The criticism could not have been much harsher: North Carolina’s Republican-led legislature had set out to undo 50 years of progress with a Tea Party-inspired “playground of extremist fantasies” that include tax giveaways to its richest residents and election law changes that make it harder for residents to register and vote. Attorney General Roy Cooper, a Democrat, has been very critical of several actions by the legislature. But the author of that scathing assessment in The Huffington Post last week was the North Carolina attorney general, Roy Cooper, a Democrat and the man whose job it is to enforce those laws, including the voting changes that have already become the subject of a federal lawsuit. His remarks brought a sharp rebuke from Gov. Pat McCrory and accusations from Republicans that Mr. Cooper is letting his ambition — he is widely expected to run against Mr. McCrory, a Republican, in 2016 — get in the way of his duties as attorney general. And the dispute between the two is a reminder of how deep and bitter the divide remains in a state still making sense of the fiercely conservative, boldly activist legislative session that ended in July. In a state long seen as a relatively moderate outlier in the South, the session was the first with a Republican governor and legislature since Reconstruction.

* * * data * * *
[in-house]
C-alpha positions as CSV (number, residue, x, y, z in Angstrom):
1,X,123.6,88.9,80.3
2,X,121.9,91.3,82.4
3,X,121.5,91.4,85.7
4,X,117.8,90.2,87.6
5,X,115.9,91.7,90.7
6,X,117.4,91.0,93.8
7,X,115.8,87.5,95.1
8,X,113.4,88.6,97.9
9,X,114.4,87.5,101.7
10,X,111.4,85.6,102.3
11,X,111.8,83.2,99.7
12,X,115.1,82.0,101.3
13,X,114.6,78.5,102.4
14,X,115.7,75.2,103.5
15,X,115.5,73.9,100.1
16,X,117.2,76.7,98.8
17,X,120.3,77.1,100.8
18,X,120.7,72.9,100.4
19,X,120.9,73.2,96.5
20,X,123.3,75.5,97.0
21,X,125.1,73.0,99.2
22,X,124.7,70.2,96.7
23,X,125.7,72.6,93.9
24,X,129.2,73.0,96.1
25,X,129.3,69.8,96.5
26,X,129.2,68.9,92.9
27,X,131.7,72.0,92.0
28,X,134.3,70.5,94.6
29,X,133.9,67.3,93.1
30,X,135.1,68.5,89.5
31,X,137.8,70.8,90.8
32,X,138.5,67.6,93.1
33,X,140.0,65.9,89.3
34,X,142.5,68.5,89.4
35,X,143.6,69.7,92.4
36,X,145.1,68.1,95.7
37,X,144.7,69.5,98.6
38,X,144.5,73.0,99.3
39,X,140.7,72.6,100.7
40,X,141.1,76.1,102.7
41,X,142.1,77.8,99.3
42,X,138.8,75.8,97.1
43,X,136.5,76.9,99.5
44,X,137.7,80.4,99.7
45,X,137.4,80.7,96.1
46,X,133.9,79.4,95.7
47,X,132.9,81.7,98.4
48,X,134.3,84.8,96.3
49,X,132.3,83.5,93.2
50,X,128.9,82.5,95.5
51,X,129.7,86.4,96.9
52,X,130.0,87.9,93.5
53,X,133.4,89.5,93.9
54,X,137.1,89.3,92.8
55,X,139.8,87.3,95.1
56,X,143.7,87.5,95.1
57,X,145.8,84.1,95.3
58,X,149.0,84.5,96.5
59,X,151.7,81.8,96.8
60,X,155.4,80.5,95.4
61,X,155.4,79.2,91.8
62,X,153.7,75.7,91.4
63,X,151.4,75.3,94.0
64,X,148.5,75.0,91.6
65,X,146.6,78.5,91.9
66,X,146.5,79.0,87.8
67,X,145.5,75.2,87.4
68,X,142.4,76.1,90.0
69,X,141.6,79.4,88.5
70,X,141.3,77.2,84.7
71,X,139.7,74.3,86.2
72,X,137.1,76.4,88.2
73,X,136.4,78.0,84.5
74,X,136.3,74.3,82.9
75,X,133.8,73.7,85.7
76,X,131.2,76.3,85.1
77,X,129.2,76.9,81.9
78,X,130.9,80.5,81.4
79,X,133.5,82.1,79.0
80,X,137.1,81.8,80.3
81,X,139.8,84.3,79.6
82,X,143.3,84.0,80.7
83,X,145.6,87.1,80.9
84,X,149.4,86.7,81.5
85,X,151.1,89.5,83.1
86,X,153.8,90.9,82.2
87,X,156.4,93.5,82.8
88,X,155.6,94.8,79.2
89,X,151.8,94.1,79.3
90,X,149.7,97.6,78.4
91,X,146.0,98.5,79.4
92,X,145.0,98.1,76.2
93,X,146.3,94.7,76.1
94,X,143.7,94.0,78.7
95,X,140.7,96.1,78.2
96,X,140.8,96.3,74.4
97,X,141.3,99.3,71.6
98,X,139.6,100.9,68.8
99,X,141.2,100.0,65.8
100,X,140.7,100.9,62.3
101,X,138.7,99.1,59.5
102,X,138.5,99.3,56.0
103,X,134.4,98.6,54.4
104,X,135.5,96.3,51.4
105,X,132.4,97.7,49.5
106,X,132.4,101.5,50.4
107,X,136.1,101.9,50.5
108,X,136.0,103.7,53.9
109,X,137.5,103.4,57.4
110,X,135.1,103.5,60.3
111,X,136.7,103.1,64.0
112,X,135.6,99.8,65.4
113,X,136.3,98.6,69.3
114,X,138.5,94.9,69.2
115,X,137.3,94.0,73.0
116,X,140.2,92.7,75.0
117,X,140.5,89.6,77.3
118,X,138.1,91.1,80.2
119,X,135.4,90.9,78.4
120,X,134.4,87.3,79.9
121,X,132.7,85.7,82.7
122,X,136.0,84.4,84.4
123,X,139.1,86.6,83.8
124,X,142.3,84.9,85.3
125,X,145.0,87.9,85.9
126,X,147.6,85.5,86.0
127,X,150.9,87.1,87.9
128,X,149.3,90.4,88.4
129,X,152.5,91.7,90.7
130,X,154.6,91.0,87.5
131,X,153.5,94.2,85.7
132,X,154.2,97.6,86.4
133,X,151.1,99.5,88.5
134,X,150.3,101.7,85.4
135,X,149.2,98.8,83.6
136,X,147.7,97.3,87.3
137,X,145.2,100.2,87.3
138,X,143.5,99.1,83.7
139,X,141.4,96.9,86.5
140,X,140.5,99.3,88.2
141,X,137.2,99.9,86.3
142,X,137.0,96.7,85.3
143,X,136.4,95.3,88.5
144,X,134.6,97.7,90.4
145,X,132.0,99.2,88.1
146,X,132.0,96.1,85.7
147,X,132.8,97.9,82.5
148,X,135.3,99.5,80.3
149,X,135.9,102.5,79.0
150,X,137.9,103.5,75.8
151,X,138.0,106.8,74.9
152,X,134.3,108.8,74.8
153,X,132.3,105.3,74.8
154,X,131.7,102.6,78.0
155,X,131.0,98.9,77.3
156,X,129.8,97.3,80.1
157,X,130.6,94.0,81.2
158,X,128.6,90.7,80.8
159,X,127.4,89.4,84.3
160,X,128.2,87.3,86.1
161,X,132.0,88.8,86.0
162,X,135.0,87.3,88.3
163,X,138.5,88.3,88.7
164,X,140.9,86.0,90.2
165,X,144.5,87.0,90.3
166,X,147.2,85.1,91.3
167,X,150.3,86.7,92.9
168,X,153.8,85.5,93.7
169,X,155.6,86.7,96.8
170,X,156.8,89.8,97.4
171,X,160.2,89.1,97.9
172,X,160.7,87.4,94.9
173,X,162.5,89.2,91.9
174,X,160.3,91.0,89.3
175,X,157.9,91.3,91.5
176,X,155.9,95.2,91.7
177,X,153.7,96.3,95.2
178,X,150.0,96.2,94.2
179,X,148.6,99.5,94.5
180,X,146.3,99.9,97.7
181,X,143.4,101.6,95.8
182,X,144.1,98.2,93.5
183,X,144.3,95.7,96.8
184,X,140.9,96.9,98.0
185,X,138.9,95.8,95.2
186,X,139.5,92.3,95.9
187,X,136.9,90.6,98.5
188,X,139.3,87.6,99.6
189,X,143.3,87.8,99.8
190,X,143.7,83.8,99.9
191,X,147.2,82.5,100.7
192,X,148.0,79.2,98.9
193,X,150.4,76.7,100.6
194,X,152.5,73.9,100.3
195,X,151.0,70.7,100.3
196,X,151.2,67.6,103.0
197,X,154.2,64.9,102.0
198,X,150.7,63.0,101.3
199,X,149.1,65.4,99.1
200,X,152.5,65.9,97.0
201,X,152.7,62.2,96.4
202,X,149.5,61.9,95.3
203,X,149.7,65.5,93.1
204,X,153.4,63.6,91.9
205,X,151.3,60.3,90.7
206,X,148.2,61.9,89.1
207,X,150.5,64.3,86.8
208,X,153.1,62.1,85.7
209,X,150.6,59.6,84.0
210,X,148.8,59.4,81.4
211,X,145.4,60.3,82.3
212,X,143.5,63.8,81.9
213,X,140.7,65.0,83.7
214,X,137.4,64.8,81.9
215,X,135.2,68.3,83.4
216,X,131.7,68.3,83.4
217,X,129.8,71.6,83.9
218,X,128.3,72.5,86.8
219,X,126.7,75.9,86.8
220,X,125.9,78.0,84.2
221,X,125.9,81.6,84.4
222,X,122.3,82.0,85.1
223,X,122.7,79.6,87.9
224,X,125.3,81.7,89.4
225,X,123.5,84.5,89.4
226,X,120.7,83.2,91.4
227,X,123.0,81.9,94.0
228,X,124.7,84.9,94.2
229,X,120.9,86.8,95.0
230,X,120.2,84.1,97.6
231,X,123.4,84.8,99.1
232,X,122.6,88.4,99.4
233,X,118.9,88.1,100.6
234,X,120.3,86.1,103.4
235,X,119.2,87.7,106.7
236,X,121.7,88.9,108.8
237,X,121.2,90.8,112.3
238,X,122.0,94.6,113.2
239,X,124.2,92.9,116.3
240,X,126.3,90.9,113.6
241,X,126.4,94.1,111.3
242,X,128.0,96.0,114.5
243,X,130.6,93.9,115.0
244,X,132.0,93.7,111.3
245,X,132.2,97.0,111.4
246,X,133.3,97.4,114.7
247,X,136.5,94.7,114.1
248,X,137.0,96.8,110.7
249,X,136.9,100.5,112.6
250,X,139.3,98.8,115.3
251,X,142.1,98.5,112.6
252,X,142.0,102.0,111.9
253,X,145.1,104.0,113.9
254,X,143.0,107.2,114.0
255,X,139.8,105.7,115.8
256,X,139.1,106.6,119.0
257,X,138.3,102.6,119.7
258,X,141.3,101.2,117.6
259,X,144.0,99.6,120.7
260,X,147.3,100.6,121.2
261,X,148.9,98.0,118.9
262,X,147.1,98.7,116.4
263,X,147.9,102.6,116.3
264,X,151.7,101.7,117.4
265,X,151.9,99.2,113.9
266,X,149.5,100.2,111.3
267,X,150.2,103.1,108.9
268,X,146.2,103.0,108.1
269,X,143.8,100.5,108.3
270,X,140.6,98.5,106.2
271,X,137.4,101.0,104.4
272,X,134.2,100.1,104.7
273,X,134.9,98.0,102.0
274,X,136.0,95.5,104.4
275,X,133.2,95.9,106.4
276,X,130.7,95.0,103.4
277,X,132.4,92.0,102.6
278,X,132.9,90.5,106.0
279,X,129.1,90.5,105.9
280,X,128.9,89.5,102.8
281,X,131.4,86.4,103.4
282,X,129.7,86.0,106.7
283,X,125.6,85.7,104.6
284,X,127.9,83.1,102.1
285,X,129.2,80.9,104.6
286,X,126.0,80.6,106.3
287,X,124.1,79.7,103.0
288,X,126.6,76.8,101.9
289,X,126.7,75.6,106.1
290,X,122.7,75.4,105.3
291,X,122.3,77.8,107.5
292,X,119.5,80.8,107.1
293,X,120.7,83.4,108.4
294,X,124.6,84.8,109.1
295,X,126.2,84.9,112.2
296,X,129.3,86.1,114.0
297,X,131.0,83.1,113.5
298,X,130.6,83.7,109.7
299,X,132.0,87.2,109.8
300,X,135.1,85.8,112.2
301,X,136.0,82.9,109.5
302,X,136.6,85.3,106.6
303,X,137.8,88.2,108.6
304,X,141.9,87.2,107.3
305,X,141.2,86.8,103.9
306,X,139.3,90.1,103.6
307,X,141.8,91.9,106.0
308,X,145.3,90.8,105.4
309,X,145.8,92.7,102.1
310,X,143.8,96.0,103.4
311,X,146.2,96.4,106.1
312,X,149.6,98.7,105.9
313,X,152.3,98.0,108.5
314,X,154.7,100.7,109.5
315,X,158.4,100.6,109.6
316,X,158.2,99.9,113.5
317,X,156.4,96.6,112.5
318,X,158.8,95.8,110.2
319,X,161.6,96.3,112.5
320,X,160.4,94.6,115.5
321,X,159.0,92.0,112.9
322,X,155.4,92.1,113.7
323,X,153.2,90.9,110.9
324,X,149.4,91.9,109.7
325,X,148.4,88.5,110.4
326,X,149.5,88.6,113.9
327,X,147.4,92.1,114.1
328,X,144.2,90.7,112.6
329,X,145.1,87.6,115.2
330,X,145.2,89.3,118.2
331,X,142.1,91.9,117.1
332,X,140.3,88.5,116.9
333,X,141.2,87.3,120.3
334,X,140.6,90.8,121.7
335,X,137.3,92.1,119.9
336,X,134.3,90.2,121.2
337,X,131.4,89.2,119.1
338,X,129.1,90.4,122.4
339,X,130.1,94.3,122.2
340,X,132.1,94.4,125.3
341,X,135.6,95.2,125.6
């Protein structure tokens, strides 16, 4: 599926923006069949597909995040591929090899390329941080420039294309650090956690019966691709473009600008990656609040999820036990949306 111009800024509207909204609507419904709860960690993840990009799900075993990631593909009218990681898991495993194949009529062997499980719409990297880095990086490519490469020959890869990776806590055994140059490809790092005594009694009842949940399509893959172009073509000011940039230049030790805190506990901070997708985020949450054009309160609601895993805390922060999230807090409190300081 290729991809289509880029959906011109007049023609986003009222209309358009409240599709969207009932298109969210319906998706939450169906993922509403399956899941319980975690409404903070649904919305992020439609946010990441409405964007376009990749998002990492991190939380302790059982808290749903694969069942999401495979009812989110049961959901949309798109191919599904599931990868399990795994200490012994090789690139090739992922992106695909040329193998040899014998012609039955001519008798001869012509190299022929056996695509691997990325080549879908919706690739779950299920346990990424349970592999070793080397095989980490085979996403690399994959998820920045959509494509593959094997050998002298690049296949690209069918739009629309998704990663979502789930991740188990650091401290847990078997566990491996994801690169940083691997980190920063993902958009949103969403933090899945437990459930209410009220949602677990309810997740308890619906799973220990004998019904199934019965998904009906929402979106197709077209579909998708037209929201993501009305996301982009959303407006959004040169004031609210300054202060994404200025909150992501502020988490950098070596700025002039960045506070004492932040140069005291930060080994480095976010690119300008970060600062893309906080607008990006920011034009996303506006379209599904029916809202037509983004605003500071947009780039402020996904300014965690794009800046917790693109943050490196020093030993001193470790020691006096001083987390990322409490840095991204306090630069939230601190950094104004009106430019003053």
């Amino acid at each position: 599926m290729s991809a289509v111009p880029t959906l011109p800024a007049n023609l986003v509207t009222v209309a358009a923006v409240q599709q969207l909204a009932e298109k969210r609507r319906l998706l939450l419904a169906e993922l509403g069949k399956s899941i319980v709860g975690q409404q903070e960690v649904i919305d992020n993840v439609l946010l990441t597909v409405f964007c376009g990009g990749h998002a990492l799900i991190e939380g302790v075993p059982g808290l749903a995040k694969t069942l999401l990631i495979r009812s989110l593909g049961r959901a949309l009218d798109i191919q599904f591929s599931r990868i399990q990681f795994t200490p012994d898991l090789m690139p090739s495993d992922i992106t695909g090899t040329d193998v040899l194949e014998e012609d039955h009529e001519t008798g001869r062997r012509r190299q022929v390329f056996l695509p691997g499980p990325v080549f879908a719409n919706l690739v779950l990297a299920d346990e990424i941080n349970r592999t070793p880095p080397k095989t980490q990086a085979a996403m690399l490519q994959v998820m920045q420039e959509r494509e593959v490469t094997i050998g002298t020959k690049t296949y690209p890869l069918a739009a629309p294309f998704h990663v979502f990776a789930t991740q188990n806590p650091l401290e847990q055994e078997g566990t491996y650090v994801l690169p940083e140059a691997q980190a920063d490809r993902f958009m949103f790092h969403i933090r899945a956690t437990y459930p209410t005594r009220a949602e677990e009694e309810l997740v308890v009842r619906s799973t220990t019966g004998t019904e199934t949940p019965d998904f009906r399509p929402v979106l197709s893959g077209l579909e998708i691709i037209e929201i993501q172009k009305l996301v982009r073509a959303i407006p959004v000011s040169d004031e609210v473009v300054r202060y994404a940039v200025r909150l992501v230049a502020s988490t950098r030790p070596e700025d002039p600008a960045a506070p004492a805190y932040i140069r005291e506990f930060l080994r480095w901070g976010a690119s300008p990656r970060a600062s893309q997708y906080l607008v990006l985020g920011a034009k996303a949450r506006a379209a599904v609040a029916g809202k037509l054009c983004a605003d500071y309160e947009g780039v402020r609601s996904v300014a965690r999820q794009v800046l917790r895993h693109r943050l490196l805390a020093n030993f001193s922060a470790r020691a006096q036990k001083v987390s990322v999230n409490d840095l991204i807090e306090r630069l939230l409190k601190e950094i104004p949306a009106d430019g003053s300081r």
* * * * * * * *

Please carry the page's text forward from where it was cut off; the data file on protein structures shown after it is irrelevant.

Mr. Cooper is not backing off his criticism. “The legislature should be spending more of their time on issues that matter in this state, such as jobs, education and Medicaid expansion,” he said in an interview this week. But he said his views do not affect his ability to enforce the law.
Mr. McCrory disagrees. “He can have his personal opinion, but as a lawyer he should not publicize your personal opinion if you’re going to be defending the people who are promoting this common-sense law,” he said Monday during an appearance at the conservative Heritage Foundation in Washington. “Good lawyers don’t do that.”
The governor’s communications director, Kim Genardo, accused Mr. Cooper of “using political invectives instead of the facts.”
Mr. McCrory has used executive office funds to hire outside counsel, Butch Bowers, who represented South Carolina last year on voting rights issues. Bob Stephens, the governor’s general counsel, said, “We have serious concerns about statements Attorney General Cooper made which could cause a potential conflict and even be used against the state he represents.”
Mr. Cooper said that he would work with the outside counsel the governor hired, but that the attorney general’s office would defend the state as it has in the past.